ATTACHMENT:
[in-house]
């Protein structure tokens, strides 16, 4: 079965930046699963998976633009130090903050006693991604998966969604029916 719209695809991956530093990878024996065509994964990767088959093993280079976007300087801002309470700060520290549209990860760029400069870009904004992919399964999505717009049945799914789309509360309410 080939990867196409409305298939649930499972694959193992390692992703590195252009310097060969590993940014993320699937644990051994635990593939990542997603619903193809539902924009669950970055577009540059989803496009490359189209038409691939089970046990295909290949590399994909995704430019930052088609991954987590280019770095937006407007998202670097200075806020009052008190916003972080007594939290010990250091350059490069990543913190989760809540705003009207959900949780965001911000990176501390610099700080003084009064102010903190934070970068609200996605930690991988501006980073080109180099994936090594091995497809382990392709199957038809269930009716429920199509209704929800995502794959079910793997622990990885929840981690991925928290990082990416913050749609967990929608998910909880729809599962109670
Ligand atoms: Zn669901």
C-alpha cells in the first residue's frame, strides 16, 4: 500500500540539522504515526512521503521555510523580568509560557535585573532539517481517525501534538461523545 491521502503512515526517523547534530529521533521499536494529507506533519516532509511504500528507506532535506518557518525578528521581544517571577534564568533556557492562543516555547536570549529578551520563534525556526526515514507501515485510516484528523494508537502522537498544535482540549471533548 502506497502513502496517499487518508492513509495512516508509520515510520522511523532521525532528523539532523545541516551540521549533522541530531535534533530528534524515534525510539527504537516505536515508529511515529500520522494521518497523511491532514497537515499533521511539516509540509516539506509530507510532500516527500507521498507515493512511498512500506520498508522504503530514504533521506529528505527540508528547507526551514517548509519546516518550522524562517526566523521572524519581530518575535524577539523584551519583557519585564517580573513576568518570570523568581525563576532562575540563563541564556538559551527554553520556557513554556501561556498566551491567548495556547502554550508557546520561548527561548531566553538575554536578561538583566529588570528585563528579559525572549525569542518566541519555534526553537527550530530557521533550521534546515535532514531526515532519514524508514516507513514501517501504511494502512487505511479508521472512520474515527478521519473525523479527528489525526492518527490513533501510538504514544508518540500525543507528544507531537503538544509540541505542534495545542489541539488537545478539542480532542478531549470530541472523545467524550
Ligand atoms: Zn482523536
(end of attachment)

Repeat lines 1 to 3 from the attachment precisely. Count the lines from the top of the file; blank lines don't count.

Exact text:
[in-house]
């Protein structure tokens, strides 16, 4: 079965930046699963998976633009130090903050006693991604998966969604029916 719209695809991956530093990878024996065509994964990767088959093993280079976007300087801002309470700060520290549209990860760029400069870009904004992919399964999505717009049945799914789309509360309410 080939990867196409409305298939649930499972694959193992390692992703590195252009310097060969590993940014993320699937644990051994635990593939990542997603619903193809539902924009669950970055577009540059989803496009490359189209038409691939089970046990295909290949590399994909995704430019930052088609991954987590280019770095937006407007998202670097200075806020009052008190916003972080007594939290010990250091350059490069990543913190989760809540705003009207959900949780965001911000990176501390610099700080003084009064102010903190934070970068609200996605930690991988501006980073080109180099994936090594091995497809382990392709199957038809269930009716429920199509209704929800995502794959079910793997622990990885929840981690991925928290990082990416913050749609967990929608998910909880729809599962109670
Ligand atoms: Zn669901």